Pittsburgh government's competition over who decides how to modernize the city's 40,000 street lights continued Wednesday, with Mayor Luke Ravenstahl inviting firms to submit ideas on how to start installing energy efficient lights.
The aim is to cut the city's bill for powering and maintaining street lights -- which now totals some $4.2 million -- down to $2.5 million or less, while improving the quality of lighting and the environment. Mr. Ravenstahl wants firms to gather for a meeting on Feb. 25, and then submit their ideas by March 11, in what he called a bid for "a win-win situation for taxpayers and the environment, and just the beginning of our efforts to be more energy-efficient."
On Dec. 15, Councilman William Peduto announced his own push for "a plan that saves taxpayers millions of dollars, while also protecting the environment" for "a win-win situation." He followed up the next day with pending legislation setting up a timetable for choosing, by the end of August, a contractor to replace all of the city's lights.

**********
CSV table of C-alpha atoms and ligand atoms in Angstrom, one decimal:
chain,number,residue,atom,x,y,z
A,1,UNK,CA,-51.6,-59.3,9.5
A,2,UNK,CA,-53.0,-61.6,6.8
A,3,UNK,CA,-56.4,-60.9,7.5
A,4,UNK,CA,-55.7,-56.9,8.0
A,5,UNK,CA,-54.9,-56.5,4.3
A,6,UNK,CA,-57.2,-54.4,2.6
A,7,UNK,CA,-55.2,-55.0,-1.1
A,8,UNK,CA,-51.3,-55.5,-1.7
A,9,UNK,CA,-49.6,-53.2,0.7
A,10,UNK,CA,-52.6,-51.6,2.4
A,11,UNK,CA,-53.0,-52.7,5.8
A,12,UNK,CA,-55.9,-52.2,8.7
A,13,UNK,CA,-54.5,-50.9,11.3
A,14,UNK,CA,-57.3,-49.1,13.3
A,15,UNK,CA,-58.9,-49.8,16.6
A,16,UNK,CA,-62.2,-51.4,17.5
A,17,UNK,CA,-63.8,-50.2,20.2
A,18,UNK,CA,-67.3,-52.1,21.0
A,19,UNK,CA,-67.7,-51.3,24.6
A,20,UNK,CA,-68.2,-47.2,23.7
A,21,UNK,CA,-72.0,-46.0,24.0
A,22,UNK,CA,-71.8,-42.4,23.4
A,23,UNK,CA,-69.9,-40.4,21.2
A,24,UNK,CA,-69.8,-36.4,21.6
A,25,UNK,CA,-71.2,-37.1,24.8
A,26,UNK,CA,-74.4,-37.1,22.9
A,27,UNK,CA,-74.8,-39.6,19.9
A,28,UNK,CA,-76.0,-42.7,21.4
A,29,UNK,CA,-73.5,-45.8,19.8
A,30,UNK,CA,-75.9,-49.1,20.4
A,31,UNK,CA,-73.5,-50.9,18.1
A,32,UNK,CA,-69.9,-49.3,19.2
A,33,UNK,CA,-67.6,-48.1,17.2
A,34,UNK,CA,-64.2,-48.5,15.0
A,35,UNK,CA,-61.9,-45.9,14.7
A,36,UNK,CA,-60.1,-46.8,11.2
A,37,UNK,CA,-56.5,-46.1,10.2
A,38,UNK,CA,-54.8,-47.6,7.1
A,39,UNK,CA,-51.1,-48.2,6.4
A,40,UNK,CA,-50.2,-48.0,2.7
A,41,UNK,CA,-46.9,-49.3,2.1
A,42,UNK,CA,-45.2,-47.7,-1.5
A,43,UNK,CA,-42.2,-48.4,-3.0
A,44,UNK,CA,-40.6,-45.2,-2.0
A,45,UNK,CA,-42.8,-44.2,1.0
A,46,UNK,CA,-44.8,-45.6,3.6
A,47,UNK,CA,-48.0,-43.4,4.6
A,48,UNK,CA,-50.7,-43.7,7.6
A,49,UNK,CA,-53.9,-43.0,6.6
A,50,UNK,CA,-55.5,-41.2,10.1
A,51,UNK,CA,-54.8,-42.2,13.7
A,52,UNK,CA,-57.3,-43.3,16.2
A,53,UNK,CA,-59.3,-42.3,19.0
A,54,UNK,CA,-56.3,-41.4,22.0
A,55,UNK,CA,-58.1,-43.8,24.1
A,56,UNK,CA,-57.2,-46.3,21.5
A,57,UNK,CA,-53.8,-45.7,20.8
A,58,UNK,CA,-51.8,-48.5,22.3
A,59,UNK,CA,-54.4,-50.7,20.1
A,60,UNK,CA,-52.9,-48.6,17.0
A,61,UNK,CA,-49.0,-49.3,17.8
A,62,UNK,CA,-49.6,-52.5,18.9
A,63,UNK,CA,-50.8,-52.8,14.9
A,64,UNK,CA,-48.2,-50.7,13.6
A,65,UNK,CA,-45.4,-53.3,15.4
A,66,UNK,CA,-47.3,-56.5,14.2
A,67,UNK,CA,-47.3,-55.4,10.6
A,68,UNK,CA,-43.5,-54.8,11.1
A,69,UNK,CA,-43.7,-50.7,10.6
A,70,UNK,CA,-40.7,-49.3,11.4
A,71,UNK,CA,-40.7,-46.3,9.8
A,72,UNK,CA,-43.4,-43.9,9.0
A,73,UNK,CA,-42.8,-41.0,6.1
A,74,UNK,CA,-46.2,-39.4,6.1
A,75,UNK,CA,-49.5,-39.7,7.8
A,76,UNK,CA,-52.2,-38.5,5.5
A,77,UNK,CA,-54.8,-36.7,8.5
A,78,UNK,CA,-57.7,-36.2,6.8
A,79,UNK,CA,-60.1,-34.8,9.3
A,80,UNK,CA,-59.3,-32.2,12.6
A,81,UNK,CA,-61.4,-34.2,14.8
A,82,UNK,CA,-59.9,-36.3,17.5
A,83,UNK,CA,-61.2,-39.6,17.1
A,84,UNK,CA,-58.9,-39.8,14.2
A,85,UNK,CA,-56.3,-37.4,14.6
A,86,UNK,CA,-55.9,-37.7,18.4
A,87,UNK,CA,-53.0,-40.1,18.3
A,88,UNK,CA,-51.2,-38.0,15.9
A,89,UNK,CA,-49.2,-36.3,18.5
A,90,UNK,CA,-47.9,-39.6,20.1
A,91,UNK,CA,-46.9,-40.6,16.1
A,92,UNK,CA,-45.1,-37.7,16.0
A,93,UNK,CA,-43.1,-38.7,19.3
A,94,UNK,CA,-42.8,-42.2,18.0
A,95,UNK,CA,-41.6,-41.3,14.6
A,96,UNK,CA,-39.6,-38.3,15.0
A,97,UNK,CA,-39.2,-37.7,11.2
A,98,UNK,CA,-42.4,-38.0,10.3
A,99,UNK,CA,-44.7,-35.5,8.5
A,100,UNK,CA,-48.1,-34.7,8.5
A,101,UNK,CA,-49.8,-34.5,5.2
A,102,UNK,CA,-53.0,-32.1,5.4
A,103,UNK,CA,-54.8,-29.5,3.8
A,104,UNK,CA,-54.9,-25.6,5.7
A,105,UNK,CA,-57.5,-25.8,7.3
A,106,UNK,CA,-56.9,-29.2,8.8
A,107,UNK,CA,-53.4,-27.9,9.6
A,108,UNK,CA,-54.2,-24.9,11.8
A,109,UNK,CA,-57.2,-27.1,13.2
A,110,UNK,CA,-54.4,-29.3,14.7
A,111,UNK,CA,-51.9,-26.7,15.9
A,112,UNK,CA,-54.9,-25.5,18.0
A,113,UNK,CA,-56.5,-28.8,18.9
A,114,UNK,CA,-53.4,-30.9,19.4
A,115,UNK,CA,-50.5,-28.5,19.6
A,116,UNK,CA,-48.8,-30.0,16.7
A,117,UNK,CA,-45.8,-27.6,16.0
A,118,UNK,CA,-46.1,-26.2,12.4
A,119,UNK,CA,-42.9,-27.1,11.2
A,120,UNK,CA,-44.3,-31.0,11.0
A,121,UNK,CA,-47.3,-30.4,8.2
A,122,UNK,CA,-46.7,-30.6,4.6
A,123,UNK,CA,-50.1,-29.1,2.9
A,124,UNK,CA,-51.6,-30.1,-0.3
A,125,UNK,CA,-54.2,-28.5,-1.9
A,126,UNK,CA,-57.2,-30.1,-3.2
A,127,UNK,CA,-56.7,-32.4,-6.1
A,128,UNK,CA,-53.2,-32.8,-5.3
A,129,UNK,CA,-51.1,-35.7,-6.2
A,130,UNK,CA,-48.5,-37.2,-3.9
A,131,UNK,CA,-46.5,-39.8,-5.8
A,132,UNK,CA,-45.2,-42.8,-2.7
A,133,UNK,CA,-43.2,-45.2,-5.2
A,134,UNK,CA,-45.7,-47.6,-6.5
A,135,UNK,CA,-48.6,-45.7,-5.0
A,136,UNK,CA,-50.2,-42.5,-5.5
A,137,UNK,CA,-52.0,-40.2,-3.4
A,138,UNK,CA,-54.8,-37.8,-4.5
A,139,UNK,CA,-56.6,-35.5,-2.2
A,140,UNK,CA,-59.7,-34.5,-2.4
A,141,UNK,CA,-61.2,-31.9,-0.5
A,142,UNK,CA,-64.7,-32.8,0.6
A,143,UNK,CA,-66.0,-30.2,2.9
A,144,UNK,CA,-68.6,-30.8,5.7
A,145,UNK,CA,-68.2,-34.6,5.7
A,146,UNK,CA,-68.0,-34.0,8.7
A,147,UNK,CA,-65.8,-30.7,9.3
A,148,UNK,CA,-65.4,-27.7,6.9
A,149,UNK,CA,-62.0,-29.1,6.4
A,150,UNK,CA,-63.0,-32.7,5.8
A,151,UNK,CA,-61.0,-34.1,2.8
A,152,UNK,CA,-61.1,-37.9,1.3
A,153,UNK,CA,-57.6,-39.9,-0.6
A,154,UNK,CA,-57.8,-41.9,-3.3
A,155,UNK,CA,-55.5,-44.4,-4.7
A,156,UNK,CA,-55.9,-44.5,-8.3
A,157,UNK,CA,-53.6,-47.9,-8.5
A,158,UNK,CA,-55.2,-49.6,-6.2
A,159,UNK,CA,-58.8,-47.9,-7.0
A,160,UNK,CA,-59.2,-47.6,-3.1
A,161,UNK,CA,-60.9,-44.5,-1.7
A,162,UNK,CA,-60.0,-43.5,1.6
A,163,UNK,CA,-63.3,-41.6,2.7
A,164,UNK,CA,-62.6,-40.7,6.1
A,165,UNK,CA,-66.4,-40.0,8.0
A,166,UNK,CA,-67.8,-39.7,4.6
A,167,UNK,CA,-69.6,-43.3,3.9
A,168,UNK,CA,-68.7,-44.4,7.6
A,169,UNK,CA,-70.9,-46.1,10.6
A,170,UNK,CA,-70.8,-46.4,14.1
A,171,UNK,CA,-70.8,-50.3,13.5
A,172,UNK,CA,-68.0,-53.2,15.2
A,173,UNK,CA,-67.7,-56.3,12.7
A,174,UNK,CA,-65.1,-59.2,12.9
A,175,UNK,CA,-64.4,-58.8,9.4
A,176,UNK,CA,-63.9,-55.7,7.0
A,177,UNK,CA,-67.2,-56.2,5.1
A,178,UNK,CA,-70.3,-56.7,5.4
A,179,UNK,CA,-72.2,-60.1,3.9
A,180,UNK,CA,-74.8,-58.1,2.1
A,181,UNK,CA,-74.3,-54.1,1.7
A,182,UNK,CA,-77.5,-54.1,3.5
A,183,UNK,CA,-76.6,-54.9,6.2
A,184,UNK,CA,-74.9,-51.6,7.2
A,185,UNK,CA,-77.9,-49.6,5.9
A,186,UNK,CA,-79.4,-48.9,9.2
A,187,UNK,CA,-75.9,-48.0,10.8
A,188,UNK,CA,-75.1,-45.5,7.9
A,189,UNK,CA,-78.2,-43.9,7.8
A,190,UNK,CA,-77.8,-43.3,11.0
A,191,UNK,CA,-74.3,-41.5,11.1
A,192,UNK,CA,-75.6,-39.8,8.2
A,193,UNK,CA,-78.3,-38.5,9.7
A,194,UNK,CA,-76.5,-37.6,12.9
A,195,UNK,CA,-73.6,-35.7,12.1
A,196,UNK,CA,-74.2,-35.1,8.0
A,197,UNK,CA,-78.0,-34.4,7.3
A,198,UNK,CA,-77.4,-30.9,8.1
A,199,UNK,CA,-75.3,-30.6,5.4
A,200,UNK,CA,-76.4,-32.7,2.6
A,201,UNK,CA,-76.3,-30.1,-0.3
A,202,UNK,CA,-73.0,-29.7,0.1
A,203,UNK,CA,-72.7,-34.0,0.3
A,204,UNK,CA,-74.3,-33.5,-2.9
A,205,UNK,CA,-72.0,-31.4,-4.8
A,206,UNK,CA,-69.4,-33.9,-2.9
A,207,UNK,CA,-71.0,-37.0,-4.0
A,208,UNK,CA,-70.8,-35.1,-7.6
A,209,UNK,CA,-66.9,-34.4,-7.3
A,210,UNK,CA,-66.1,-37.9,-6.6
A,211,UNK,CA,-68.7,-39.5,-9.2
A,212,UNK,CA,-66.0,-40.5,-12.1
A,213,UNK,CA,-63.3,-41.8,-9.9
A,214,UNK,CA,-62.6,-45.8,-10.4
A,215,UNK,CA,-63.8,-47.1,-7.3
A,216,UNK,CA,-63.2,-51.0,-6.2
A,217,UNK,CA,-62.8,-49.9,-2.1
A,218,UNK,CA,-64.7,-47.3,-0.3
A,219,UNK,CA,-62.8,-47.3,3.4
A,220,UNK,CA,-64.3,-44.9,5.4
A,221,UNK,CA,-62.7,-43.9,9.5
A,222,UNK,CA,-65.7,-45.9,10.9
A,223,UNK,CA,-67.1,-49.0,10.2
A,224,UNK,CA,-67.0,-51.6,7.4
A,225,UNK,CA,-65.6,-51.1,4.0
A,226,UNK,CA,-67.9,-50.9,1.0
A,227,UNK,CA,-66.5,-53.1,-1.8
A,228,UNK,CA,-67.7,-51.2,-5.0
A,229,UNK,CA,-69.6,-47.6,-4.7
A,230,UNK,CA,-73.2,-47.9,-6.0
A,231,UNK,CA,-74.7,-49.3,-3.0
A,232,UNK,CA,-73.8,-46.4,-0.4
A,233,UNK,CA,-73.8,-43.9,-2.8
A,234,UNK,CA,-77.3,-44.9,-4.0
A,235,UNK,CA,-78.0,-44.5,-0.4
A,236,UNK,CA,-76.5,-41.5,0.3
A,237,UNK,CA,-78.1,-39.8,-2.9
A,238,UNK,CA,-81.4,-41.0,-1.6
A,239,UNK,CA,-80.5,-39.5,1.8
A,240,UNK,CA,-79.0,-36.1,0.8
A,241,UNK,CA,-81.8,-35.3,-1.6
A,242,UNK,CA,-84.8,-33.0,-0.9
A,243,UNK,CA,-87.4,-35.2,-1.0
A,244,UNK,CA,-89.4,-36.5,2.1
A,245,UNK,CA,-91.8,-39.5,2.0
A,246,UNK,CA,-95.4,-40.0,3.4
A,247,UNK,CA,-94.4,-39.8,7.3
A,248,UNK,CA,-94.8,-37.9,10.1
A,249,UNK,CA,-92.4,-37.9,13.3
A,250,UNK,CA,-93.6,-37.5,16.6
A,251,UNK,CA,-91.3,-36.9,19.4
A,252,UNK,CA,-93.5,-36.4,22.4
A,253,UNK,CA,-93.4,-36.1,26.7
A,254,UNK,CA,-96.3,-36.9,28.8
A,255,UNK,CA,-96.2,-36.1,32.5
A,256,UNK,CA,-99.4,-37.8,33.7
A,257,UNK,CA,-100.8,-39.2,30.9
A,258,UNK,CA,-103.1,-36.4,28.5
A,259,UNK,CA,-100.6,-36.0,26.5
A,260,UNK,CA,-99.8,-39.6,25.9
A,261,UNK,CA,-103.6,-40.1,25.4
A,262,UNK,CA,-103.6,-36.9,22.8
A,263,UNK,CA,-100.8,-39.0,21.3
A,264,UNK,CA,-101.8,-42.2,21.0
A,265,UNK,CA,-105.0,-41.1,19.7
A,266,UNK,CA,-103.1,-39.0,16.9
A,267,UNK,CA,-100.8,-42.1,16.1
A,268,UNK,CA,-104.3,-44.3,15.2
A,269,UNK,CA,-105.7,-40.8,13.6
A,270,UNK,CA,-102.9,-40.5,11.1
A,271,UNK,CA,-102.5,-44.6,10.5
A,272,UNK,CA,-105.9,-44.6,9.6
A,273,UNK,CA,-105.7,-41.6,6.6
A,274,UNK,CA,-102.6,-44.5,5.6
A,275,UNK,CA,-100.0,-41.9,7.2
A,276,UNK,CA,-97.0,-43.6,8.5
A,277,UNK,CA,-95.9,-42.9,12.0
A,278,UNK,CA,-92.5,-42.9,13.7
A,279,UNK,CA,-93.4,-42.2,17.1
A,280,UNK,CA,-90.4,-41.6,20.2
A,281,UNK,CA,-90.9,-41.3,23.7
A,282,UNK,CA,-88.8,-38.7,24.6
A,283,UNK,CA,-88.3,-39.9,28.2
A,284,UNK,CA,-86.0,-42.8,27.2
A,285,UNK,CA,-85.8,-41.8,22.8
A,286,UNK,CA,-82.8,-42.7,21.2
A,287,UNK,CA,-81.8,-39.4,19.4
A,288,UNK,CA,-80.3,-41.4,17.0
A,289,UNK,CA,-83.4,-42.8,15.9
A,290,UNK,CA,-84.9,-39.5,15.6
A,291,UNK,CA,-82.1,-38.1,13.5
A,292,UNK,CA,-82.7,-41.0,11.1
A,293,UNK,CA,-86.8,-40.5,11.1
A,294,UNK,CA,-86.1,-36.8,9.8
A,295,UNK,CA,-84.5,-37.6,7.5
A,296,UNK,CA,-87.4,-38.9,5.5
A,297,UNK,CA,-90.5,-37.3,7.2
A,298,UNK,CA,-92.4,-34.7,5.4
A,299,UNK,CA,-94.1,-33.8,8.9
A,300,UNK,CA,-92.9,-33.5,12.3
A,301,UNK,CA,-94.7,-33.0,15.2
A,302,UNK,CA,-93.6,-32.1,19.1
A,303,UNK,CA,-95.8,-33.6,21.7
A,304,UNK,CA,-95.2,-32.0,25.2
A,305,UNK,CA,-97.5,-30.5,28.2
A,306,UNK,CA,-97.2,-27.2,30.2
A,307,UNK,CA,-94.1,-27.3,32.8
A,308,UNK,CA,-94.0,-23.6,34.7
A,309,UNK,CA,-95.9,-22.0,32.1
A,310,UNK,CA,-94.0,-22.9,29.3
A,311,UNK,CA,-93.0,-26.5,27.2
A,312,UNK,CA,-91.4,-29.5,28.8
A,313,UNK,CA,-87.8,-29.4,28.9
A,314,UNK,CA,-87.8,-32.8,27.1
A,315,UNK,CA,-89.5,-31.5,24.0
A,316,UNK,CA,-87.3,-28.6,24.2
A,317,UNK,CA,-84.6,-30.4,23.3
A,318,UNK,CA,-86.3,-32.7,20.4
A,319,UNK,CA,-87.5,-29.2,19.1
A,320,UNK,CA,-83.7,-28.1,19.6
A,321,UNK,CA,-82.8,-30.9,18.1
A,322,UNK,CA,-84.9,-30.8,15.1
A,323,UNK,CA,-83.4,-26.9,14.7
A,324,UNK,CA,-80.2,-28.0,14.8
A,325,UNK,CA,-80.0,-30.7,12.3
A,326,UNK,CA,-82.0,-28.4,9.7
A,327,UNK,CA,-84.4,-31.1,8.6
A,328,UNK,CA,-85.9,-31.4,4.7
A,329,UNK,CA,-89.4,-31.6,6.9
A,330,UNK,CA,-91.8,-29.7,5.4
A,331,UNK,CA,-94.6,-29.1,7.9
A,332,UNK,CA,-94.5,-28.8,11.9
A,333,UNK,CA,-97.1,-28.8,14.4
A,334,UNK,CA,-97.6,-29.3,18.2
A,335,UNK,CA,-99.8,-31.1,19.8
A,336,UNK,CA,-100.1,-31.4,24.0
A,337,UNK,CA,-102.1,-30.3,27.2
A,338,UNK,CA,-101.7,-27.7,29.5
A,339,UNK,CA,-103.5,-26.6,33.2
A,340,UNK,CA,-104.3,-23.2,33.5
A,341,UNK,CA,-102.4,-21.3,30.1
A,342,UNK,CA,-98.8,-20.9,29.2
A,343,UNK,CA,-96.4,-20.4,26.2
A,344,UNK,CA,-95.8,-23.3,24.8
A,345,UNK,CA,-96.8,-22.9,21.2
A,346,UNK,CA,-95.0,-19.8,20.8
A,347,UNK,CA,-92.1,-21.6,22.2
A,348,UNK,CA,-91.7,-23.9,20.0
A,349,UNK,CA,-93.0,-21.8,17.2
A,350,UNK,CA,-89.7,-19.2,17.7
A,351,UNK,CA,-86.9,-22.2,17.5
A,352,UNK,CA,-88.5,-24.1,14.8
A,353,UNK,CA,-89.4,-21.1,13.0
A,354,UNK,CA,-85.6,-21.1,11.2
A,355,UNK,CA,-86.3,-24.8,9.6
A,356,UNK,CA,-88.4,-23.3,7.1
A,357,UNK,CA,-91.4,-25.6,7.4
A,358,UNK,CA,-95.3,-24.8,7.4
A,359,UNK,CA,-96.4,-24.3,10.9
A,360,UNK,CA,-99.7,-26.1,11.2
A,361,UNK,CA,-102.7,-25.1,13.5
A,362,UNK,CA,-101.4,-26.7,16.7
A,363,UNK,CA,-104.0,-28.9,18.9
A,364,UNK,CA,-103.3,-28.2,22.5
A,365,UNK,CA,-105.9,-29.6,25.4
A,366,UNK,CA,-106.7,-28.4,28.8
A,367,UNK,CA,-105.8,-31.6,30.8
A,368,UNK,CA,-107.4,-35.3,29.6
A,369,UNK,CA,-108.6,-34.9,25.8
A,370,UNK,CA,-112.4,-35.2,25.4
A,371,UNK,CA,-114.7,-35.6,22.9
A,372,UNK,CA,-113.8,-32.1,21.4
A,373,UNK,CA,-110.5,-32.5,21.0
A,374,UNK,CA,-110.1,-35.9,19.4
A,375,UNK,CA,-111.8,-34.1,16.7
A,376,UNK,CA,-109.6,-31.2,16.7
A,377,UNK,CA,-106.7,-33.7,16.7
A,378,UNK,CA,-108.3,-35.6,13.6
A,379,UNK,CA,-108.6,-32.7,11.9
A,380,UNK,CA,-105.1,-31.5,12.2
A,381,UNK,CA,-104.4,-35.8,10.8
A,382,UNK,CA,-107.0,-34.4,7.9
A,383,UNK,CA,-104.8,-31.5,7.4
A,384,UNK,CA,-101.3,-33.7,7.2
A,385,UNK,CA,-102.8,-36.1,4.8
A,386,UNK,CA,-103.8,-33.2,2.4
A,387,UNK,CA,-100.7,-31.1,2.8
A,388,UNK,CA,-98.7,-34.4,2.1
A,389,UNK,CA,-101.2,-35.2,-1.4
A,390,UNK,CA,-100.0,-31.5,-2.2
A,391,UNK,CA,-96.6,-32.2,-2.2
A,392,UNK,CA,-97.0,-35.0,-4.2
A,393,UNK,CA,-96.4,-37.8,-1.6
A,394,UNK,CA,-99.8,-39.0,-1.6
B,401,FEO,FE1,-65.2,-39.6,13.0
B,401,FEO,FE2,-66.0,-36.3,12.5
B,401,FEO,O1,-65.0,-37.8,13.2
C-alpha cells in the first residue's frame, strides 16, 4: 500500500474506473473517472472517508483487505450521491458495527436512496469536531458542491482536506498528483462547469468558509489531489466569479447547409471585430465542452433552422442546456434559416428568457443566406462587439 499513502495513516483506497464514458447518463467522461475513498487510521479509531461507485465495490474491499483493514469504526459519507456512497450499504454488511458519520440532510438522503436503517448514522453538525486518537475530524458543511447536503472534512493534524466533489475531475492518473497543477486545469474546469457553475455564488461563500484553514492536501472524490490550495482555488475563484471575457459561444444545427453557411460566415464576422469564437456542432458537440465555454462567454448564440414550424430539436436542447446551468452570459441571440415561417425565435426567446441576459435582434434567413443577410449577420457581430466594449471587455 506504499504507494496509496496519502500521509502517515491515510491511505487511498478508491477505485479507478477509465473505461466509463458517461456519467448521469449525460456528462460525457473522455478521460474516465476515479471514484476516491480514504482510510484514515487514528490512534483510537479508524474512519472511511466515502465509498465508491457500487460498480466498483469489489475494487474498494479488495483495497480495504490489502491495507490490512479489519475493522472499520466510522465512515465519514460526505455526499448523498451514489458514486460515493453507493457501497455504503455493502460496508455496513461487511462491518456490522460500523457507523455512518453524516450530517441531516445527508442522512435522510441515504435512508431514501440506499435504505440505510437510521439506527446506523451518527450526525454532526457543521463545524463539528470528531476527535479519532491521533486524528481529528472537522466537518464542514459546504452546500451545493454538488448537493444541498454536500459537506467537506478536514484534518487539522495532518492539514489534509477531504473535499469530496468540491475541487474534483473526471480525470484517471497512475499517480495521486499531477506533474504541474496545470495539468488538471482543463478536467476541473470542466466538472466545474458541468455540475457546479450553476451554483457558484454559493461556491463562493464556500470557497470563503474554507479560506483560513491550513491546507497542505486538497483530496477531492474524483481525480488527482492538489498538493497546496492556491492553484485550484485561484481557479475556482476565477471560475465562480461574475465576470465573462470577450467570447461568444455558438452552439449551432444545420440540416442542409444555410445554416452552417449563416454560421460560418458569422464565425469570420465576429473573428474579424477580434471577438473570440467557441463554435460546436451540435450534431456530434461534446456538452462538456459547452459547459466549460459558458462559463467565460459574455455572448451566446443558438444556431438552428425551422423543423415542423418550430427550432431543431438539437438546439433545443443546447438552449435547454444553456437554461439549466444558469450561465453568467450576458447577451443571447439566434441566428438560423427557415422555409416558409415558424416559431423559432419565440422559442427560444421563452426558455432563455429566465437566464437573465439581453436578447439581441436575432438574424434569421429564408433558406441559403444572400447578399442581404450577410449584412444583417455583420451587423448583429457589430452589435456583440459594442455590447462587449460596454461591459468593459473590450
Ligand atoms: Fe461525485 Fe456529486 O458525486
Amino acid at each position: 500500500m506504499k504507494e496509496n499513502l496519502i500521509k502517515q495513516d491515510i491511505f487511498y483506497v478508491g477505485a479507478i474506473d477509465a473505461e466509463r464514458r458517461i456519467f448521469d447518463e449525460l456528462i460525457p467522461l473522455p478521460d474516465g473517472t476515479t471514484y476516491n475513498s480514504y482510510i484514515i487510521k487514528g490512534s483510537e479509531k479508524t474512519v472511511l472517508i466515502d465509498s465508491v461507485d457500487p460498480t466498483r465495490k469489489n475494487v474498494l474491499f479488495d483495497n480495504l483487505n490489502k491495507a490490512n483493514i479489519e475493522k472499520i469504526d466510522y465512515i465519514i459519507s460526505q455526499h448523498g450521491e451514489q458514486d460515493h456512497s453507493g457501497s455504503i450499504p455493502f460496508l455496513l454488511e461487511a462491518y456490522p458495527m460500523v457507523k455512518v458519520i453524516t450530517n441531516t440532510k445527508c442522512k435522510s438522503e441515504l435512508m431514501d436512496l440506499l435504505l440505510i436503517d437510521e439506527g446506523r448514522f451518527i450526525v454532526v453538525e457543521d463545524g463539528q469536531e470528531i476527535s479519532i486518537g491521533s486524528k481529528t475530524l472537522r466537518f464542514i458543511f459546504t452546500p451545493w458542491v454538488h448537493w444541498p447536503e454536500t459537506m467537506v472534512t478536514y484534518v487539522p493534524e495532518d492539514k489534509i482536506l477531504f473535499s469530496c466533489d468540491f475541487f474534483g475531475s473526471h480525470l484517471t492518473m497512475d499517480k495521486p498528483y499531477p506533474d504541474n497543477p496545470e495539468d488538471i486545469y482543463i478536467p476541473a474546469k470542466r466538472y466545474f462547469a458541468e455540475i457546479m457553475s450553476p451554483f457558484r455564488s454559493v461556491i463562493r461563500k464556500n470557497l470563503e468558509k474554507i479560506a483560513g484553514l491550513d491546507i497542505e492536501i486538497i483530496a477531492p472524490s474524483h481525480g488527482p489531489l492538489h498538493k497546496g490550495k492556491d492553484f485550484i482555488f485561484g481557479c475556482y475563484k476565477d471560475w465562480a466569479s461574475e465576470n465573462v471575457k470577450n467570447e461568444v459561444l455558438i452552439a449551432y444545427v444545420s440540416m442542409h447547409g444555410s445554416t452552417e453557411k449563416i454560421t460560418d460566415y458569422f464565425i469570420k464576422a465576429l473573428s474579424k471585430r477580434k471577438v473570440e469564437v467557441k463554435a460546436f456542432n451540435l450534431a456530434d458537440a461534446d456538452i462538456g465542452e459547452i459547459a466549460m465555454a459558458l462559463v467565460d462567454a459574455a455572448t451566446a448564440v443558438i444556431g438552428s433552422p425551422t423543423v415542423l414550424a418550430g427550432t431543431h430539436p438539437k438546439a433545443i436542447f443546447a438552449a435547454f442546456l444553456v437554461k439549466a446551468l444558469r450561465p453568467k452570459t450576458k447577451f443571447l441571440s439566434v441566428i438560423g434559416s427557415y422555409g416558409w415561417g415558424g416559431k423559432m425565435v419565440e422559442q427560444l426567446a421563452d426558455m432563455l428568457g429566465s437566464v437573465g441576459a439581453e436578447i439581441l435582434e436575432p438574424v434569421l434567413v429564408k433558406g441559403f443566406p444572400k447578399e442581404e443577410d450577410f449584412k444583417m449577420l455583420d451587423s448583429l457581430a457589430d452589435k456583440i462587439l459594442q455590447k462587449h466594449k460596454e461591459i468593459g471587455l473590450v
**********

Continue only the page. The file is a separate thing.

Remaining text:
Mr. Peduto held a special meeting of council attended by at least nine light vendors, and has a public hearing set for 10 a.m. Monday in Council Chamber.
Mr. Peduto wants Carnegie Mellon University's lighting experts to help create a new model for evaluating illumination options, while Mr. Ravenstahl wants the University of Pittsburgh's School of Engineering to ensure a fair, competitive process. Mr. Peduto is sure that light-emitting diode lights would be the best option, while Mr. Ravenstahl wants to consider LED, induction and metal halide lights.
Rich Lord can be reached at email@example.com or 412-263-1542.